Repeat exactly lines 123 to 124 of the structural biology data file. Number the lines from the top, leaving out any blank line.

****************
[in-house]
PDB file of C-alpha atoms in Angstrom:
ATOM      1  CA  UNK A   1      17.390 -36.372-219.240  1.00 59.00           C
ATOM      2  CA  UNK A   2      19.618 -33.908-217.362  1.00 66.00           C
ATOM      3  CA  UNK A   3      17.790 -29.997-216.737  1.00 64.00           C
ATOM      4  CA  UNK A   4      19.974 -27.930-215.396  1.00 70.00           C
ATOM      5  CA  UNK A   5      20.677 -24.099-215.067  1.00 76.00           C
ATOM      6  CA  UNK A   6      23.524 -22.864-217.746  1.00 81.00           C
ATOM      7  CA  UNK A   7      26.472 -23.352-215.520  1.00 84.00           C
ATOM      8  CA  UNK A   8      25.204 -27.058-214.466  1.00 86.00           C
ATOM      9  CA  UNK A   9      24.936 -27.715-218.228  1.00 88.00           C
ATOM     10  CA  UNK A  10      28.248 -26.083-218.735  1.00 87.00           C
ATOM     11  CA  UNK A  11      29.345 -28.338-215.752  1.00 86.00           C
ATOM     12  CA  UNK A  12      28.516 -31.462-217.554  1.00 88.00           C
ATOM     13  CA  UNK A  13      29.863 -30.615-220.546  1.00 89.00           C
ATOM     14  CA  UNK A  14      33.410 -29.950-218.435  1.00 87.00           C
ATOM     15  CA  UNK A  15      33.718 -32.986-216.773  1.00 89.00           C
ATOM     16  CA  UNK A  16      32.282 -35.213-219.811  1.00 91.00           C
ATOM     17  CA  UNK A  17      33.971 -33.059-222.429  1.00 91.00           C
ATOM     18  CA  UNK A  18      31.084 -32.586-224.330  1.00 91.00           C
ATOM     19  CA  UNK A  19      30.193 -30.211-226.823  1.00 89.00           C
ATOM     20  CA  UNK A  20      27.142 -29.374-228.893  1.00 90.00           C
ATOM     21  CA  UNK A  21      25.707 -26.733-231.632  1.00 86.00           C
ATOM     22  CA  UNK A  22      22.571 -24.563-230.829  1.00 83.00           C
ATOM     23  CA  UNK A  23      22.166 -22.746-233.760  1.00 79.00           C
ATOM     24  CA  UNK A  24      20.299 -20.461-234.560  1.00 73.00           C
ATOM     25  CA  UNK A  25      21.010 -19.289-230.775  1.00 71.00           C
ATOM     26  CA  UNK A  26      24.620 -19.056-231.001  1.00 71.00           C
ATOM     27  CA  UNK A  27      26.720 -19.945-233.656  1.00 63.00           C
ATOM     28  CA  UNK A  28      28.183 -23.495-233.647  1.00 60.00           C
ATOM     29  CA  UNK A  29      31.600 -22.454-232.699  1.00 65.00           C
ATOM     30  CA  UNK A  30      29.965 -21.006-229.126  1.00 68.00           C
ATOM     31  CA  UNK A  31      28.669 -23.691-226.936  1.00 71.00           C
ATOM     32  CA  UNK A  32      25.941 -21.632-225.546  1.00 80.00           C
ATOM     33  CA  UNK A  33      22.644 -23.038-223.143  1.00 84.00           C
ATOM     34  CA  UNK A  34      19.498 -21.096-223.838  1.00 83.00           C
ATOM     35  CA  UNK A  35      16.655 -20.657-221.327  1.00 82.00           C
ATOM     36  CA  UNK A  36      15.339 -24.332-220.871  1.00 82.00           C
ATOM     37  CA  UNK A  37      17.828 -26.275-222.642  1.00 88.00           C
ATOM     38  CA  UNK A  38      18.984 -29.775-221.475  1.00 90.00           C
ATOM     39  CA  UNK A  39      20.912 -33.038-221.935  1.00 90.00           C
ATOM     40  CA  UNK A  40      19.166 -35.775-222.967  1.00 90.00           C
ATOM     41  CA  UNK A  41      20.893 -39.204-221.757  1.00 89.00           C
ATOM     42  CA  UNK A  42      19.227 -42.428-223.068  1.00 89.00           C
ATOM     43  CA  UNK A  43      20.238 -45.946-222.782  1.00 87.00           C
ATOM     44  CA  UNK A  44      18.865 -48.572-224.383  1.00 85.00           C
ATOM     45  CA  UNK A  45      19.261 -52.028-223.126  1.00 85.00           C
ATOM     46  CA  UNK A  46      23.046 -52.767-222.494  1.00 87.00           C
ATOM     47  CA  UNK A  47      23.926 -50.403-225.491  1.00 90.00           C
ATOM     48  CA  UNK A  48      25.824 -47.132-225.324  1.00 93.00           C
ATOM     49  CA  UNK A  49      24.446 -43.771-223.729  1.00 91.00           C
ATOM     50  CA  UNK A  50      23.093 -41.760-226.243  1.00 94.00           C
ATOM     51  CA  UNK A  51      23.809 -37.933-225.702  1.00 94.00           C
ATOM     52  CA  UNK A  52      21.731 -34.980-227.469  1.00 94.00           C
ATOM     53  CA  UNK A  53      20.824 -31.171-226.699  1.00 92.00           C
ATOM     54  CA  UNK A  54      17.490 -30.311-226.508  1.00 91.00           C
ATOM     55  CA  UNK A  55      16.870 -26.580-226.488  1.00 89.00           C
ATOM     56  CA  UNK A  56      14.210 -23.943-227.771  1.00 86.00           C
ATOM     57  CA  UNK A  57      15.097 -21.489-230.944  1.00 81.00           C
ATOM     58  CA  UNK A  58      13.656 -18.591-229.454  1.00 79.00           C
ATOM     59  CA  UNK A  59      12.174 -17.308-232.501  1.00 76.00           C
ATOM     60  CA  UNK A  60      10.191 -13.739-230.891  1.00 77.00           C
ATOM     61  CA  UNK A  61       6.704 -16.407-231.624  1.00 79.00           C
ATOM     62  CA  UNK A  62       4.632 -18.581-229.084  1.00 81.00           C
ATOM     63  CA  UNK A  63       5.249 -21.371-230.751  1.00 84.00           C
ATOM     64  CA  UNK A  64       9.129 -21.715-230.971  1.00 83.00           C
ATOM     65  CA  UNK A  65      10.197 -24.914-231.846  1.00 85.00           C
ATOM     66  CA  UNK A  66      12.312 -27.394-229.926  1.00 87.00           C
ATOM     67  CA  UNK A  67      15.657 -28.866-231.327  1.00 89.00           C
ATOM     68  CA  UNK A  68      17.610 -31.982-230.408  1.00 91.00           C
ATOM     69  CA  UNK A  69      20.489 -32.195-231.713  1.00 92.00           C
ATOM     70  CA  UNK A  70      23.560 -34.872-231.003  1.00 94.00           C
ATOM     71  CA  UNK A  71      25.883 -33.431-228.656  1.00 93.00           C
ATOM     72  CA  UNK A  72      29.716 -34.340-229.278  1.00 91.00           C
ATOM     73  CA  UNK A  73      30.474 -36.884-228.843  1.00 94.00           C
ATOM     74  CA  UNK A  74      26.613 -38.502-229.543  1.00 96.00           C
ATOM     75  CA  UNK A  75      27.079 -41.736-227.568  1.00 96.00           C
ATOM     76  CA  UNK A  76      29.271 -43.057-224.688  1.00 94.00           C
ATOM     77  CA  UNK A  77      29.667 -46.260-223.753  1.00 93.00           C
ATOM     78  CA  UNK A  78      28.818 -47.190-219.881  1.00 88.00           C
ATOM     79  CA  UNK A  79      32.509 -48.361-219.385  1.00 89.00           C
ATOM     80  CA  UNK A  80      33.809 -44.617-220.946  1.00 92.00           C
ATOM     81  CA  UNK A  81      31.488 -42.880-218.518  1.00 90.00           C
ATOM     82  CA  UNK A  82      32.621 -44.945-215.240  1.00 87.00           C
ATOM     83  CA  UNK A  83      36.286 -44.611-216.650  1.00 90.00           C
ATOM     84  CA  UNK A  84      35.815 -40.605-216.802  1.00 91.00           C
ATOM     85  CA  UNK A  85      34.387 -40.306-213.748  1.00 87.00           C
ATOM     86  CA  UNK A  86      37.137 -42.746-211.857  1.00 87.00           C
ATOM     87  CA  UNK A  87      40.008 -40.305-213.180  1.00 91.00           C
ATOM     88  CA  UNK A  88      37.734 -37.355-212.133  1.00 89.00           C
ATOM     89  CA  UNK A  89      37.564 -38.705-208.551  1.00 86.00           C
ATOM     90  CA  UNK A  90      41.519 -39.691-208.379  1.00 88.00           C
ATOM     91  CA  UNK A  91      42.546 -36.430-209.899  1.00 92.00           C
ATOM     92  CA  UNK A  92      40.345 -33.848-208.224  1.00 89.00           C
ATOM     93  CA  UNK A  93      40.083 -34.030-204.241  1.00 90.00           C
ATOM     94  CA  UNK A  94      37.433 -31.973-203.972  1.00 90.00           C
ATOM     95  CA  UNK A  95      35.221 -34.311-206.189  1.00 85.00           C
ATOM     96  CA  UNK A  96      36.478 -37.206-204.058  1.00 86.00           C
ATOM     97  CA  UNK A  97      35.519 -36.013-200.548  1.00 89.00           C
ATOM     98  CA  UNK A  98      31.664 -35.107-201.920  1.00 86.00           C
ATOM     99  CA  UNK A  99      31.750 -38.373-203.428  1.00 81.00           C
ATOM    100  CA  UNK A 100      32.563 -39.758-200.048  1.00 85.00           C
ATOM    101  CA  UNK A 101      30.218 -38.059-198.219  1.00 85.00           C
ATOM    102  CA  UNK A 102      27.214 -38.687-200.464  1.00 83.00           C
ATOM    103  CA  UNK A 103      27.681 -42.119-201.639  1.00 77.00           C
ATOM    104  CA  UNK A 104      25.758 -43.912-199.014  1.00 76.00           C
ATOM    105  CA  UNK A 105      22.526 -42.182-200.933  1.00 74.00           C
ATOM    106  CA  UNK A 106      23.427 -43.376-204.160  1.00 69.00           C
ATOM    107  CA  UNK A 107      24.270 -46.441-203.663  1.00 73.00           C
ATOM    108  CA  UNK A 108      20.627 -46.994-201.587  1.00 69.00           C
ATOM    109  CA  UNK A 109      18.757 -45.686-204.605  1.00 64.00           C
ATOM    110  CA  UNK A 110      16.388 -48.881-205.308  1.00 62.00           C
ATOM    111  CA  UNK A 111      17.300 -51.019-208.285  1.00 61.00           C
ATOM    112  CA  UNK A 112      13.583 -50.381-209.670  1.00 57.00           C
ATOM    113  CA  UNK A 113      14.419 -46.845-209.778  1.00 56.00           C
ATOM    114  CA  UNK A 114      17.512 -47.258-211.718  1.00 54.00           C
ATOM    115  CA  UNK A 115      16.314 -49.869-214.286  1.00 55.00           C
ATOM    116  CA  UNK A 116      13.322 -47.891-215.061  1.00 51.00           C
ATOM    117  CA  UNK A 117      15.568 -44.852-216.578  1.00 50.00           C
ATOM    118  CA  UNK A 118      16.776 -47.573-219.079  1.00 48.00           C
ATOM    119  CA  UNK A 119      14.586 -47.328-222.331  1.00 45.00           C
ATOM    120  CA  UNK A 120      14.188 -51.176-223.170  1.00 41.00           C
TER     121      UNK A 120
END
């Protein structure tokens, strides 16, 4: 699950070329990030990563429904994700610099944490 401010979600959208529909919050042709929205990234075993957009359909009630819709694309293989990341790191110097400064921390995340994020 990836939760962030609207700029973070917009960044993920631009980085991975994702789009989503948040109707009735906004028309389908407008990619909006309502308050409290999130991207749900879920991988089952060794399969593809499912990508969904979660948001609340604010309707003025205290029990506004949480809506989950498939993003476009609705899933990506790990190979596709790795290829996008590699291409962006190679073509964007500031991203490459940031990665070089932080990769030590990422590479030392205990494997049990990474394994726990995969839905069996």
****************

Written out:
TER     121      UNK A 120
END